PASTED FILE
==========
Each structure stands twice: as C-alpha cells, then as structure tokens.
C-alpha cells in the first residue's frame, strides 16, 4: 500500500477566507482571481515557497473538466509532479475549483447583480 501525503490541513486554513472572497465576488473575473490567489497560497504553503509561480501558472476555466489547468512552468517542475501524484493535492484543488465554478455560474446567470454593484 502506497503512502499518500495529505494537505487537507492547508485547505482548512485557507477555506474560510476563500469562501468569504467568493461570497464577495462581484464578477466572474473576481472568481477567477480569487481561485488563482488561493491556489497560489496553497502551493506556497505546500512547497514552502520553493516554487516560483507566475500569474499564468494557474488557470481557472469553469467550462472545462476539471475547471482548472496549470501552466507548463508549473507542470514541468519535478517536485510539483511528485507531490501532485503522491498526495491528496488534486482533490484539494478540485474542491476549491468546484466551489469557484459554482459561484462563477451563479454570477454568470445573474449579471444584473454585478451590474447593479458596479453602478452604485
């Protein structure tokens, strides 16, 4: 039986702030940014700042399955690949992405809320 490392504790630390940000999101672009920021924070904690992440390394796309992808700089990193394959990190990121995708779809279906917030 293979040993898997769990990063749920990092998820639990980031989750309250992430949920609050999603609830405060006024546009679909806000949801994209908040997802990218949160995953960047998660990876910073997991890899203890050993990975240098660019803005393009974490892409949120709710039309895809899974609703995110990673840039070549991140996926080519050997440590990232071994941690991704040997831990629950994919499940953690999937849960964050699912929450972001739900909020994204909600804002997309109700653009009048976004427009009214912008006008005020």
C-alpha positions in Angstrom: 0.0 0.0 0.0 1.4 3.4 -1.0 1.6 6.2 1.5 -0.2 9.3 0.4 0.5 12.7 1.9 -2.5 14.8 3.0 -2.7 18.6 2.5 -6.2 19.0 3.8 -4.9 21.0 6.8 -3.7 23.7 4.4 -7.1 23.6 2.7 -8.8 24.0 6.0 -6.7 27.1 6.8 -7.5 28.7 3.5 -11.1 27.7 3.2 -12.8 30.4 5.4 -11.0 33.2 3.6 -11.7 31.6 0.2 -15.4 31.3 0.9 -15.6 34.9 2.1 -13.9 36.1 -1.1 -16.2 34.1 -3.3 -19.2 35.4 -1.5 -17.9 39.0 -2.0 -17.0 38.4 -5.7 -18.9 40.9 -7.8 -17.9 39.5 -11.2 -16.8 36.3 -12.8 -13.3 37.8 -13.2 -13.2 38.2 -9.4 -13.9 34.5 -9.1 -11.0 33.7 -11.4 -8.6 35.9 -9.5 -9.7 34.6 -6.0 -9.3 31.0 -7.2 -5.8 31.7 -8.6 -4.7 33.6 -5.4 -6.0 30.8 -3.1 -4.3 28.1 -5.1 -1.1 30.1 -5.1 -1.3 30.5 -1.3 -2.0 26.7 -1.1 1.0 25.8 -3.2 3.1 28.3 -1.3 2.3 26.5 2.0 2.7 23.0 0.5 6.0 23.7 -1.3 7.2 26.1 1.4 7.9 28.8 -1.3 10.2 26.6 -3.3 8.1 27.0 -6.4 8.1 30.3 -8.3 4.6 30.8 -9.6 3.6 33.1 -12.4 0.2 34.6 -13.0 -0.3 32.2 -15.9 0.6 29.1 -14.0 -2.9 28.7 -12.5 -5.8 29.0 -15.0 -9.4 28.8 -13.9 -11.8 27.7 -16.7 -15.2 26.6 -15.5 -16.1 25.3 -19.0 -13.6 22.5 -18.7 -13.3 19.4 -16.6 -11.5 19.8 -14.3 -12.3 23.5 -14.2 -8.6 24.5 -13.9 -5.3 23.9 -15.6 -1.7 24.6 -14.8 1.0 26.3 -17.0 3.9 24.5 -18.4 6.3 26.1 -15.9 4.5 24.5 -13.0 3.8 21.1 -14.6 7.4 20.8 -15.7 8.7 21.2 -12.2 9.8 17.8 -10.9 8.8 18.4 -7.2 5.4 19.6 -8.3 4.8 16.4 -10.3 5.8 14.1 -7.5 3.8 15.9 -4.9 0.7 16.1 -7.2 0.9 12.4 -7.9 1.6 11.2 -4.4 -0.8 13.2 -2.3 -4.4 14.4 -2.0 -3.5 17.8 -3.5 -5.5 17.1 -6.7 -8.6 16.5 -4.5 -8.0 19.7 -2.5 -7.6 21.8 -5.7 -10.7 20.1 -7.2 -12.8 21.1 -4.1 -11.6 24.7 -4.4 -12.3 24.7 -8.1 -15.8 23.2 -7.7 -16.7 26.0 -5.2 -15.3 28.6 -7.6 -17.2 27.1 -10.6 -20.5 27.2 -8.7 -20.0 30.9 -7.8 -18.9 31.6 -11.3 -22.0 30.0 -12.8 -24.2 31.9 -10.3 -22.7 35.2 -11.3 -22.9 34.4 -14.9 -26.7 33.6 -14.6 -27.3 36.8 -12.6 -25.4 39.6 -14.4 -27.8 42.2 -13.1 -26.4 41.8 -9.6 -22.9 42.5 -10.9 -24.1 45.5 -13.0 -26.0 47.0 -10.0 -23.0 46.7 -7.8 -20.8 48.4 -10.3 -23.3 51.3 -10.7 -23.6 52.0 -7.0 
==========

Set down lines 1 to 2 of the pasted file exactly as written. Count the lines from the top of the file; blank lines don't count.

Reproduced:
Each structure stands twice: as C-alpha cells, then as structure tokens.
C-alpha cells in the first residue's frame, strides 16, 4: 500500500477566507482571481515557497473538466509532479475549483447583480 501525503490541513486554513472572497465576488473575473490567489497560497504553503509561480501558472476555466489547468512552468517542475501524484493535492484543488465554478455560474446567470454593484 502506497503512502499518500495529505494537505487537507492547508485547505482548512485557507477555506474560510476563500469562501468569504467568493461570497464577495462581484464578477466572474473576481472568481477567477480569487481561485488563482488561493491556489497560489496553497502551493506556497505546500512547497514552502520553493516554487516560483507566475500569474499564468494557474488557470481557472469553469467550462472545462476539471475547471482548472496549470501552466507548463508549473507542470514541468519535478517536485510539483511528485507531490501532485503522491498526495491528496488534486482533490484539494478540485474542491476549491468546484466551489469557484459554482459561484462563477451563479454570477454568470445573474449579471444584473454585478451590474447593479458596479453602478452604485